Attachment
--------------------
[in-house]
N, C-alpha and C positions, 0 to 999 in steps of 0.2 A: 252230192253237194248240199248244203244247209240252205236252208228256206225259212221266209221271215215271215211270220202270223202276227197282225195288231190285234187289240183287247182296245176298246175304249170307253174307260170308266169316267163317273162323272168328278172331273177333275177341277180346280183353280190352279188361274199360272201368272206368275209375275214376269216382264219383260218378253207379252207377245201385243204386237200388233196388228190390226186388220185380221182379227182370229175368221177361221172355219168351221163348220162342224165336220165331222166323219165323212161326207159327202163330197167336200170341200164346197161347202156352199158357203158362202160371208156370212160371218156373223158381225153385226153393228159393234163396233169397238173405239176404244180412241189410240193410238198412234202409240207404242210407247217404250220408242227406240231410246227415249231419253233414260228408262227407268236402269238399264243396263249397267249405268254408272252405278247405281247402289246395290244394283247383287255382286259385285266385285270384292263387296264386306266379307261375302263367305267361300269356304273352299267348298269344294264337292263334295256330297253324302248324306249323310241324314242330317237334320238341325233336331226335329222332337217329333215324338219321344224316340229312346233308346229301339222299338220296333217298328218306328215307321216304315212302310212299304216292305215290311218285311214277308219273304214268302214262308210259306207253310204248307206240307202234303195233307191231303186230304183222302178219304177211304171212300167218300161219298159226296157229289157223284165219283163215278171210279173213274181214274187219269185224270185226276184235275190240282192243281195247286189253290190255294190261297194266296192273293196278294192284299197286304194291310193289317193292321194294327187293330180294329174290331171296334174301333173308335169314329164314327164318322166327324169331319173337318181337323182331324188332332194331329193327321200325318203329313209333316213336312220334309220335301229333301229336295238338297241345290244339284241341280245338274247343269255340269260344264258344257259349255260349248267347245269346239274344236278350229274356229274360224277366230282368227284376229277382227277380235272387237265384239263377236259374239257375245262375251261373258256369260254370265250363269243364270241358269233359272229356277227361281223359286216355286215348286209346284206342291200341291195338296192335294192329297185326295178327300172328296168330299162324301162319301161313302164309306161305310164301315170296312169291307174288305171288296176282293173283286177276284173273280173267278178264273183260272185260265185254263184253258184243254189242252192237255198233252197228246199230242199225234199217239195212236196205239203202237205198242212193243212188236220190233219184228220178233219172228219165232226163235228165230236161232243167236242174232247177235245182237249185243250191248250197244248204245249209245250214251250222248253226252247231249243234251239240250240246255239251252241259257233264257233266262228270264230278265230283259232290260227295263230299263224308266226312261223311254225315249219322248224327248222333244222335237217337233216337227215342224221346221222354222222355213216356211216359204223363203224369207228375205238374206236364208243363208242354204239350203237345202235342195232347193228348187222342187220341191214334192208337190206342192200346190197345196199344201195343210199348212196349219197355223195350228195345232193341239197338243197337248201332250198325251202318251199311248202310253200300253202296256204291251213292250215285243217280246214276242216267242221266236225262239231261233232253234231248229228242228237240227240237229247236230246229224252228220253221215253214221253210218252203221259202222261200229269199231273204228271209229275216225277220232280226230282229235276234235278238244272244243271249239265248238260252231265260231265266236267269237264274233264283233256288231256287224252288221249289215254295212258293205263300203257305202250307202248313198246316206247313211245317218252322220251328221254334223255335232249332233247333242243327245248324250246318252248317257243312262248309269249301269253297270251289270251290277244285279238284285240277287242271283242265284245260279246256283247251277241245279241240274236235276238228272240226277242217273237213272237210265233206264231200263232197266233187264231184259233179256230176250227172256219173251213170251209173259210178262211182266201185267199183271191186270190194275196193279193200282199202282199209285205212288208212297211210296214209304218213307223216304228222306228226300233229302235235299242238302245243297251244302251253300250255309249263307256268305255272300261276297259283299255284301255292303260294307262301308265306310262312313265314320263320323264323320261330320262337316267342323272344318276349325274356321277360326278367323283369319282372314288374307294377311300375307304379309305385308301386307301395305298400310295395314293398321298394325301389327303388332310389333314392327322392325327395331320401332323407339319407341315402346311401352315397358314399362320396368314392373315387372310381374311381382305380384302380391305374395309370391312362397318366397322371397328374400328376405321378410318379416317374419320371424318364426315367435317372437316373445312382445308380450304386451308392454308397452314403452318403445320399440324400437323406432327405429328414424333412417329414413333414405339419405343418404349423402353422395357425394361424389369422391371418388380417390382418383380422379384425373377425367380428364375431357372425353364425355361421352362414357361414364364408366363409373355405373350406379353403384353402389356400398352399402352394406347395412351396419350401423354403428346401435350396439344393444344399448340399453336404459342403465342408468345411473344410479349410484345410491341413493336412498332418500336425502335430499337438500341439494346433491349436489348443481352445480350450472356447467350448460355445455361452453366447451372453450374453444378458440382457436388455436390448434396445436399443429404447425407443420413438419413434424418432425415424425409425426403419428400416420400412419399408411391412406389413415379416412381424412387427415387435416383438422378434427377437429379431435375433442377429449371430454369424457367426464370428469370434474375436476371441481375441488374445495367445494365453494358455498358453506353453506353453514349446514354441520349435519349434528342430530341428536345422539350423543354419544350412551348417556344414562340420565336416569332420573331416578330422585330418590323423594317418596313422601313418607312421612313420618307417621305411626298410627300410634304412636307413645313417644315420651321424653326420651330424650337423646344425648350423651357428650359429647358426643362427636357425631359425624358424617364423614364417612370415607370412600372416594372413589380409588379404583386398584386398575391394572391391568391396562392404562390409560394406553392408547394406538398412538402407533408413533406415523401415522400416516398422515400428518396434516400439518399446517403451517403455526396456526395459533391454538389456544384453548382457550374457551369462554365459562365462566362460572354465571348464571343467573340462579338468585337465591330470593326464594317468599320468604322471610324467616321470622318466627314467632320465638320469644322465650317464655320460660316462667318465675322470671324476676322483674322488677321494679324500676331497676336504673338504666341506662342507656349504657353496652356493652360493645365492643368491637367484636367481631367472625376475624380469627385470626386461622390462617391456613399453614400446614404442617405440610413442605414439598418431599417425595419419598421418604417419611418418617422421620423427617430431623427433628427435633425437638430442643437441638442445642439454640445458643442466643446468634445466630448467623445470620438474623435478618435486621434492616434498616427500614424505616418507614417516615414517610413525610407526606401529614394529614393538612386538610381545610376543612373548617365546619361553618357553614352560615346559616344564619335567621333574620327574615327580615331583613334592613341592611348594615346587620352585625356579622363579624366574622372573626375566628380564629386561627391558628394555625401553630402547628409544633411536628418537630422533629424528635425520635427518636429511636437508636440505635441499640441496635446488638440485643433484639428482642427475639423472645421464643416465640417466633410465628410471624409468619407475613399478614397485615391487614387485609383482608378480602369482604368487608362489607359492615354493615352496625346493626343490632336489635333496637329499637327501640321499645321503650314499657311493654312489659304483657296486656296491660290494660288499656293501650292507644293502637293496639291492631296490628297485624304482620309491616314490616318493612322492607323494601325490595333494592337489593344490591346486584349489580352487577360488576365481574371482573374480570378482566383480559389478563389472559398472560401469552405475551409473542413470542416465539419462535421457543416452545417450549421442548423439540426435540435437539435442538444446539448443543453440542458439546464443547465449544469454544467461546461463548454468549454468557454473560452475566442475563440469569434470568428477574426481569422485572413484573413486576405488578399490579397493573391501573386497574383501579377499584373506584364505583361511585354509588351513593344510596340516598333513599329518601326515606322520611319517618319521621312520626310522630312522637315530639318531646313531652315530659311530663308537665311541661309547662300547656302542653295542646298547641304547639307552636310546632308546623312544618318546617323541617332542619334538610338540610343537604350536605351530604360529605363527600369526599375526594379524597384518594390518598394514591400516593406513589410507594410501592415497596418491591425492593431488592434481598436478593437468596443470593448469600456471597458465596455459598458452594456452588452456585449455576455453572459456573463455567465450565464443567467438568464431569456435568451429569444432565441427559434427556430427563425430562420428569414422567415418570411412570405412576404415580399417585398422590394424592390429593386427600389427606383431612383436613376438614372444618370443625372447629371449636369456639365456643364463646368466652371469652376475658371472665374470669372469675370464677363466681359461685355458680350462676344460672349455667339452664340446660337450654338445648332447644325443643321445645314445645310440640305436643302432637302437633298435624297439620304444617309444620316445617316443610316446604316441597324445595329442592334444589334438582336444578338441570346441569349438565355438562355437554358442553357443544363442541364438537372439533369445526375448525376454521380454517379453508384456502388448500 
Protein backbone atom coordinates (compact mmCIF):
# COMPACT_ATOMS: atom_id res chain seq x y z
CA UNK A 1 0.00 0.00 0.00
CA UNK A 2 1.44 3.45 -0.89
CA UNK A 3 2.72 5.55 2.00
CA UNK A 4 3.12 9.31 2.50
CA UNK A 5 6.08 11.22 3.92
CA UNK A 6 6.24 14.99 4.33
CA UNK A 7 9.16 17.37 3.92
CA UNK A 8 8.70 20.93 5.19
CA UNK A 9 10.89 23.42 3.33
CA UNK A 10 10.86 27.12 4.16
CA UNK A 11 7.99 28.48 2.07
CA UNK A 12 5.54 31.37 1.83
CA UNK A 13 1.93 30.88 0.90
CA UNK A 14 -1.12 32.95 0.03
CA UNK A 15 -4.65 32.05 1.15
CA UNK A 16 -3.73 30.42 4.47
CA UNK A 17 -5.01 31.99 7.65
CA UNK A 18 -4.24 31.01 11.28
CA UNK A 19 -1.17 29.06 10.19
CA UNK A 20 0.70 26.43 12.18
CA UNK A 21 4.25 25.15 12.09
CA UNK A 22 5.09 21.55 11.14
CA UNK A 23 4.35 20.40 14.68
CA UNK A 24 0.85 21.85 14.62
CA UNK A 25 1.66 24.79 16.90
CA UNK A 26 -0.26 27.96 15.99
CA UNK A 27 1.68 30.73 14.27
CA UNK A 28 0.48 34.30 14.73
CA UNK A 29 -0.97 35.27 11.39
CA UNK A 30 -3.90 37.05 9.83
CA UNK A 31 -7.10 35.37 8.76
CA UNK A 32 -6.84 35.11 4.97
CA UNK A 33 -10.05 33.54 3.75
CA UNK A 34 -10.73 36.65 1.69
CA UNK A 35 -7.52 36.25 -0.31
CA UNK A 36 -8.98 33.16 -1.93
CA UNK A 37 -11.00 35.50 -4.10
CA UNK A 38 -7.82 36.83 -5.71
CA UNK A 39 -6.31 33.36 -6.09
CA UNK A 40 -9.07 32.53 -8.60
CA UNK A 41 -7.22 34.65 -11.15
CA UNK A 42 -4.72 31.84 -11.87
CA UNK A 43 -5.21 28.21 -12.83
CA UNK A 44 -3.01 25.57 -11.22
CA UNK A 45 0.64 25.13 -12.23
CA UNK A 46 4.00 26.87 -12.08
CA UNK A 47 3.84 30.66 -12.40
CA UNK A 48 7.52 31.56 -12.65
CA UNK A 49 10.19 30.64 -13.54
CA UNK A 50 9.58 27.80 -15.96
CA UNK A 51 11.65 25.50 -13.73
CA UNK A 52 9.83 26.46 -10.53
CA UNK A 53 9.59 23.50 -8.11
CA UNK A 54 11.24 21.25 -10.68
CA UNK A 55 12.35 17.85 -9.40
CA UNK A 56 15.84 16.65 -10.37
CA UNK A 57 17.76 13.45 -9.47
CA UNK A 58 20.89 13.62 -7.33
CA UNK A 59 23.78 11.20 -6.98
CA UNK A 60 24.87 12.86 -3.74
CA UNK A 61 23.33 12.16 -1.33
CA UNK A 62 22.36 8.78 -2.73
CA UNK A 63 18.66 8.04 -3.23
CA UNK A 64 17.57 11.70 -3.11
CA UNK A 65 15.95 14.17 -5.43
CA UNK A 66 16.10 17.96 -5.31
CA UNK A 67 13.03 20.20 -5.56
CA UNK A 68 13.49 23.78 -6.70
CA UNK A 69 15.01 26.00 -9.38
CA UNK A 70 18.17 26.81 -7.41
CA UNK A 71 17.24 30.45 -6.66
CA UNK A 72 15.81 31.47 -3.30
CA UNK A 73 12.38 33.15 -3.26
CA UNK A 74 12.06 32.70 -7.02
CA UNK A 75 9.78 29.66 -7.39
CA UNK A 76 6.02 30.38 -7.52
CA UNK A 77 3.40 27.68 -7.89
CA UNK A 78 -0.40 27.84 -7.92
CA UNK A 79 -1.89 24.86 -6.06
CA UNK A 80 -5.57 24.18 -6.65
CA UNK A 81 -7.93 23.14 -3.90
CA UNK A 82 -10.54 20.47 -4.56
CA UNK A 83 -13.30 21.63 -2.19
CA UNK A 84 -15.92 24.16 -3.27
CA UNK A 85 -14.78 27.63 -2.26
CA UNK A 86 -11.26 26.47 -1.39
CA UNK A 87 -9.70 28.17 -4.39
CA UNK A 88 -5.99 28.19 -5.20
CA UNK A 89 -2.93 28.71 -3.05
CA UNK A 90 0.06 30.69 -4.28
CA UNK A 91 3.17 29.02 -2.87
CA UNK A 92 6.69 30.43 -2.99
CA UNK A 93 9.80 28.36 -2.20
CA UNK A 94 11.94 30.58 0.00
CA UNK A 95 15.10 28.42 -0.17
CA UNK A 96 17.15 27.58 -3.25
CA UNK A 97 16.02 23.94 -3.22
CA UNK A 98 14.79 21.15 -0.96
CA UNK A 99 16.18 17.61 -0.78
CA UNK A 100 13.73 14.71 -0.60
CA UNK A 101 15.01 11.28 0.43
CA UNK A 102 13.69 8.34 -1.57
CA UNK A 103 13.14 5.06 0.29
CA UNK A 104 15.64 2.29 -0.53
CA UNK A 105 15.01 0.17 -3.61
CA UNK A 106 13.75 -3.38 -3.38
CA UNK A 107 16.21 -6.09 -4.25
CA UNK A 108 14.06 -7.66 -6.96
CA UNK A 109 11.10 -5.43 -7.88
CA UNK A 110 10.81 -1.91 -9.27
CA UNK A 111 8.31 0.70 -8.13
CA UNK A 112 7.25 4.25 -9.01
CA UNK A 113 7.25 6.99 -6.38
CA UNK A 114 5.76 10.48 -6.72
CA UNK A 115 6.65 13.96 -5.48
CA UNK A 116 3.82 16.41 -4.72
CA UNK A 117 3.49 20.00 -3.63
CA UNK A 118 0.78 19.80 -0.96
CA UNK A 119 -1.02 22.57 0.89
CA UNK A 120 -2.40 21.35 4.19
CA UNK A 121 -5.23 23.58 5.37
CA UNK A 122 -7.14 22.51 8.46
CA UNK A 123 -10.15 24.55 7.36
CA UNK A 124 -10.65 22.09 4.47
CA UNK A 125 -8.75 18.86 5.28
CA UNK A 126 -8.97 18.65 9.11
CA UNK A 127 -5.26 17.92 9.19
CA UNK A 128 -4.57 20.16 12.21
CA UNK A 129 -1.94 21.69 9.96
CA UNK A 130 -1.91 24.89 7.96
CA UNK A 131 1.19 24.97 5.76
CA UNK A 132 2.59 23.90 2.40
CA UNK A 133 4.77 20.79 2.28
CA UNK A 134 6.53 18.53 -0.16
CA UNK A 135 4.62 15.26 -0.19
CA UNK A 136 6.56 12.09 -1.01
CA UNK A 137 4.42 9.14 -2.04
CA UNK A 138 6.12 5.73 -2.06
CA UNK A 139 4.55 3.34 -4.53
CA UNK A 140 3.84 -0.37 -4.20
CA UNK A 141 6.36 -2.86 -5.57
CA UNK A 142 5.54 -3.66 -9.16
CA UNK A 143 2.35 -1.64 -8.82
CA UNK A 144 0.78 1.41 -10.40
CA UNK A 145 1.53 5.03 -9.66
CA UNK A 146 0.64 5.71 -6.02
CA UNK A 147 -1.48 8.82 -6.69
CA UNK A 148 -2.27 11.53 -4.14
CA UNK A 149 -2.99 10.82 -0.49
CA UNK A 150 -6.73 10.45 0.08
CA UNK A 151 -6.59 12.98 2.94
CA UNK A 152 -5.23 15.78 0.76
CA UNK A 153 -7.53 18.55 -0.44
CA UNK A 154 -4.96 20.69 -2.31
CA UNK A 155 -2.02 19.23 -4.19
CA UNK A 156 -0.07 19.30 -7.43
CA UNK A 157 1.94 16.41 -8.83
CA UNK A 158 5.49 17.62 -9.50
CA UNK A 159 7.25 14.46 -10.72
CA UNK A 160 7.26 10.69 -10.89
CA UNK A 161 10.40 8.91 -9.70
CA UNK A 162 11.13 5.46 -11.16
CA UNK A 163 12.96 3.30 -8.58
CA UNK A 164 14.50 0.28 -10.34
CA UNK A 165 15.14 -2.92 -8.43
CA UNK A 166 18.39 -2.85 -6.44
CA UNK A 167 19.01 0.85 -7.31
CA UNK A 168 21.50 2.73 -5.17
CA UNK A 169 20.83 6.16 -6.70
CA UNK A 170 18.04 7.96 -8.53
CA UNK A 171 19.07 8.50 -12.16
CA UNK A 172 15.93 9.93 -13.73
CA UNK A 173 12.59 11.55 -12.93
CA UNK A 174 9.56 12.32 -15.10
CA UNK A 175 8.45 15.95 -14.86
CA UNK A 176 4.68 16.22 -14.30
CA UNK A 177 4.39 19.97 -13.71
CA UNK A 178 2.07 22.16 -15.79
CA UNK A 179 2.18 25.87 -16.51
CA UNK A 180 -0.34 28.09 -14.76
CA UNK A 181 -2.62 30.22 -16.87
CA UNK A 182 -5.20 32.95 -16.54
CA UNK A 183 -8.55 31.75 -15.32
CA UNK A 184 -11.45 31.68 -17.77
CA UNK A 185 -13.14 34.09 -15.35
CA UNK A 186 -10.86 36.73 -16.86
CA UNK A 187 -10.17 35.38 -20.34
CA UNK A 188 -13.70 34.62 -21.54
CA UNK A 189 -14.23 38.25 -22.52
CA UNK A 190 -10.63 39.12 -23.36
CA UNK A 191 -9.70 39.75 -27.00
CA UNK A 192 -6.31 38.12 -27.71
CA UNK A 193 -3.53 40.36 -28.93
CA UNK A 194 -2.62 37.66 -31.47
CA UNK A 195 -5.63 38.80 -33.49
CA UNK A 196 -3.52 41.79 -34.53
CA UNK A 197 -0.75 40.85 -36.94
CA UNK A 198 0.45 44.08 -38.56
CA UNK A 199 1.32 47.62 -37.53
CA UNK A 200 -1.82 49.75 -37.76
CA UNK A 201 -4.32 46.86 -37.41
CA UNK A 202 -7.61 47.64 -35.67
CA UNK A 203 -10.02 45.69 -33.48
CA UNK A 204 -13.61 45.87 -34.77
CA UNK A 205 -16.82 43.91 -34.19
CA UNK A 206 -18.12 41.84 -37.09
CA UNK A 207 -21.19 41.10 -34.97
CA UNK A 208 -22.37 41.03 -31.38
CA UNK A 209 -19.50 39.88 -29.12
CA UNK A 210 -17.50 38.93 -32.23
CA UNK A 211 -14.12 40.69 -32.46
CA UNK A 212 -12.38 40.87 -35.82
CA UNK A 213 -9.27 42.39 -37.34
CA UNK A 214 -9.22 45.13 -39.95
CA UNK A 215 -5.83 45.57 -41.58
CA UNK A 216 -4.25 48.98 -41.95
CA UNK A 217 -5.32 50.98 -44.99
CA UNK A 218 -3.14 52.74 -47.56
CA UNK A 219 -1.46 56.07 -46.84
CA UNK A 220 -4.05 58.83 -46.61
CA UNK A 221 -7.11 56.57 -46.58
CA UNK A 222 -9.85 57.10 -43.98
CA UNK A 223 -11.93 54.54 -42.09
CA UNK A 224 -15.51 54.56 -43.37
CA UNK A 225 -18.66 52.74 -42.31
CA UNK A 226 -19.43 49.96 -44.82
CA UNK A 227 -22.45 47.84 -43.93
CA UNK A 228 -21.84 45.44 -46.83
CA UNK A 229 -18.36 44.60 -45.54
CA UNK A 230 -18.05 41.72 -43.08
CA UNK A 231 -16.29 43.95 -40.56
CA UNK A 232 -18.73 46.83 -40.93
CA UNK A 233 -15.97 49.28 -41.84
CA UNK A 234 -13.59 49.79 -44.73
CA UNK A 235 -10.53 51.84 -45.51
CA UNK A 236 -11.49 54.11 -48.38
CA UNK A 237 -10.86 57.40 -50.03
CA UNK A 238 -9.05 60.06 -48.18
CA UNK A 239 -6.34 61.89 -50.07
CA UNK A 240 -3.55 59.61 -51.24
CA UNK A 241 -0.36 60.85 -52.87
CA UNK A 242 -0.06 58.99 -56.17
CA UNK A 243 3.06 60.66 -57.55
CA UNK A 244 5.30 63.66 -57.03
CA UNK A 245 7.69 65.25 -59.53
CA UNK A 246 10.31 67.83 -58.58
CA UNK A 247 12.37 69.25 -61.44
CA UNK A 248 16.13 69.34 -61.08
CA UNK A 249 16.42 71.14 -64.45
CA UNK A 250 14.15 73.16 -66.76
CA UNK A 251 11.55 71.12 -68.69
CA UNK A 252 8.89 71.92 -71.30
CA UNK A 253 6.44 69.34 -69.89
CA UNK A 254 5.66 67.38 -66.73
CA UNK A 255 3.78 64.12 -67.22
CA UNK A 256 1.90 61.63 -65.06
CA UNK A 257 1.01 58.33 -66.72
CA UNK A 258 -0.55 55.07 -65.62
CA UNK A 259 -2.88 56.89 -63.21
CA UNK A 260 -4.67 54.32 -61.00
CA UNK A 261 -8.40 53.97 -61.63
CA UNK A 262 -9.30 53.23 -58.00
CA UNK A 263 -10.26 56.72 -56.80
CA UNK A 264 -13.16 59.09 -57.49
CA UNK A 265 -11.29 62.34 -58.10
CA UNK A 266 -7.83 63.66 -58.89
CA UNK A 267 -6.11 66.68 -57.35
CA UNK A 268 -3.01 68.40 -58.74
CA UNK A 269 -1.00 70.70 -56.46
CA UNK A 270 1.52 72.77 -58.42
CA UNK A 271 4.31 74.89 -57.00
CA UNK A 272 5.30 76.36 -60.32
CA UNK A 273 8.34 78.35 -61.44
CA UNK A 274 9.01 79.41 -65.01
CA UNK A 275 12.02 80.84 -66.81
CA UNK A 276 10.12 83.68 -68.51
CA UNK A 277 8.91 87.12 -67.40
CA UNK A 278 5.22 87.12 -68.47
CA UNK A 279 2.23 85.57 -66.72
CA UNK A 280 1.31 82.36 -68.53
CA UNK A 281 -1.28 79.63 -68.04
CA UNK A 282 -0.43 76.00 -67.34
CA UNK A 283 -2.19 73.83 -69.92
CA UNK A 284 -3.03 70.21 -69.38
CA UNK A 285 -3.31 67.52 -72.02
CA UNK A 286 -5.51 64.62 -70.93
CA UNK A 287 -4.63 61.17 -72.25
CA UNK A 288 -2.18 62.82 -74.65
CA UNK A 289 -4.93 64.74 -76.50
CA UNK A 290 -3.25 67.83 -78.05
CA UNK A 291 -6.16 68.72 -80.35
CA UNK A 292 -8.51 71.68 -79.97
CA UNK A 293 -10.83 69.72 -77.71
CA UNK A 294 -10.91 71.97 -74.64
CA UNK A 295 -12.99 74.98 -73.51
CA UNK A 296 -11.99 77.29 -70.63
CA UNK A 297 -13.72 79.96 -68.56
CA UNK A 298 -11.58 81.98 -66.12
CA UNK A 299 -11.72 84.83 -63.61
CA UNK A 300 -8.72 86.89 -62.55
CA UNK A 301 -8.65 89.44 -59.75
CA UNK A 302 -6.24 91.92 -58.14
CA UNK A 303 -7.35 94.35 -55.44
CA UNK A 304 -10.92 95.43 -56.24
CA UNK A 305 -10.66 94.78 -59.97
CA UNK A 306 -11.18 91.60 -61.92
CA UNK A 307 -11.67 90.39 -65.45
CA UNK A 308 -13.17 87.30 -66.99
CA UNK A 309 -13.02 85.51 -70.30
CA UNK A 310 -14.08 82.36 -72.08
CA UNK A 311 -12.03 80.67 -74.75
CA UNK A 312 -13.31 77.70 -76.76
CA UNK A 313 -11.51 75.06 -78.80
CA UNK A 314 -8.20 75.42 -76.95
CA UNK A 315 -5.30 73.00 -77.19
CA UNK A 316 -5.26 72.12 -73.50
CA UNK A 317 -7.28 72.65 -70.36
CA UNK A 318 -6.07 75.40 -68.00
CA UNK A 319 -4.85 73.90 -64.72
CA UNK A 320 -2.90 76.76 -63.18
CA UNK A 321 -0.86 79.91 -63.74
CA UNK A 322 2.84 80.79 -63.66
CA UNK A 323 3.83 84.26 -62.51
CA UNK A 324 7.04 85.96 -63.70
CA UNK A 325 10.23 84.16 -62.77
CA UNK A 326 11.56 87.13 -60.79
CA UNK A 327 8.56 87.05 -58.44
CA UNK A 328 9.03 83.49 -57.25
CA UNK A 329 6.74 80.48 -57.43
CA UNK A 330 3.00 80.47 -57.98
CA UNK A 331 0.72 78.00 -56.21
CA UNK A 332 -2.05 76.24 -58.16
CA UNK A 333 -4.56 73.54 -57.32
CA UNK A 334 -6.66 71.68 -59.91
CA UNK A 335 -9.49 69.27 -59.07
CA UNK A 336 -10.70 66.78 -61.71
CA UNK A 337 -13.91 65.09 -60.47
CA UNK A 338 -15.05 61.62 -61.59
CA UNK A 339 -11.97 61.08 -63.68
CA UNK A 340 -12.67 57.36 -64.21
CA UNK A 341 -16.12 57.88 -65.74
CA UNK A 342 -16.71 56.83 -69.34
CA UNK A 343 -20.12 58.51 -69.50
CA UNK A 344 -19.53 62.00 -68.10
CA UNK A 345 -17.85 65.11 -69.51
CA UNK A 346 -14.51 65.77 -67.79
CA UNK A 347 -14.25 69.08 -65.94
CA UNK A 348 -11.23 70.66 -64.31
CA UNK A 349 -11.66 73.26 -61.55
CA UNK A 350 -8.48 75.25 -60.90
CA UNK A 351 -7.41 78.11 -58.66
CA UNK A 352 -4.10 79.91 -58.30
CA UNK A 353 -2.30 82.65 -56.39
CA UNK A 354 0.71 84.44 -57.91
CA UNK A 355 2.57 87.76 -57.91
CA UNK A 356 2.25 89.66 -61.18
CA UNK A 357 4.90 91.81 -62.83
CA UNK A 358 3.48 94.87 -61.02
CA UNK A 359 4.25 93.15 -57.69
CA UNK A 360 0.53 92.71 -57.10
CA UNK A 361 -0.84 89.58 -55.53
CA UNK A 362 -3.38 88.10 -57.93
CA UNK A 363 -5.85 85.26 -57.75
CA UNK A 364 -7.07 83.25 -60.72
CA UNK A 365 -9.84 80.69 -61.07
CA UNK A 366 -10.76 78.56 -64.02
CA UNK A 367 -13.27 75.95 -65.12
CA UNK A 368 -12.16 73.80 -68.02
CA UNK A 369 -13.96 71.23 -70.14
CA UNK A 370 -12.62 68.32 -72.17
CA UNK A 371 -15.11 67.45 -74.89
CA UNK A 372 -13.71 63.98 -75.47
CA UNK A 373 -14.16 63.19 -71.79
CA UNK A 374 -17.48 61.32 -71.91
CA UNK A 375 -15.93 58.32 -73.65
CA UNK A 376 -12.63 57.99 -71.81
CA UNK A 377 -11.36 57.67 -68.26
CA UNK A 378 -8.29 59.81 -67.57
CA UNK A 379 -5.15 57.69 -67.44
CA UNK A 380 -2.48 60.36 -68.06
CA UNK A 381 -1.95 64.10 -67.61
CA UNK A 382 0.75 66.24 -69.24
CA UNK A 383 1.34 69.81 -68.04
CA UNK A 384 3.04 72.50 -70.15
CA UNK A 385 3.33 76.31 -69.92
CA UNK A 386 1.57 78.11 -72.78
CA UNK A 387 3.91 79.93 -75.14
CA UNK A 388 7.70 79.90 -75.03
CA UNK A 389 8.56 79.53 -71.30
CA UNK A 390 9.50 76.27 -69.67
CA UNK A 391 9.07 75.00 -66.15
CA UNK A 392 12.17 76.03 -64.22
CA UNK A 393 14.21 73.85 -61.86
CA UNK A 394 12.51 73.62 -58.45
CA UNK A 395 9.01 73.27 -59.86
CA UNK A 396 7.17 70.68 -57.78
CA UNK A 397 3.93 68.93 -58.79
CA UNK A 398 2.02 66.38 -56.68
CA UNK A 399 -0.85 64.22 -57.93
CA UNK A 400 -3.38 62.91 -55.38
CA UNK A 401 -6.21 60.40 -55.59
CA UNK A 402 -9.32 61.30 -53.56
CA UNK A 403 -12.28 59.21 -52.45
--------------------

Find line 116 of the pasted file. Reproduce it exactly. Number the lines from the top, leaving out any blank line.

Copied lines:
CA UNK A 112 7.25 4.25 -9.01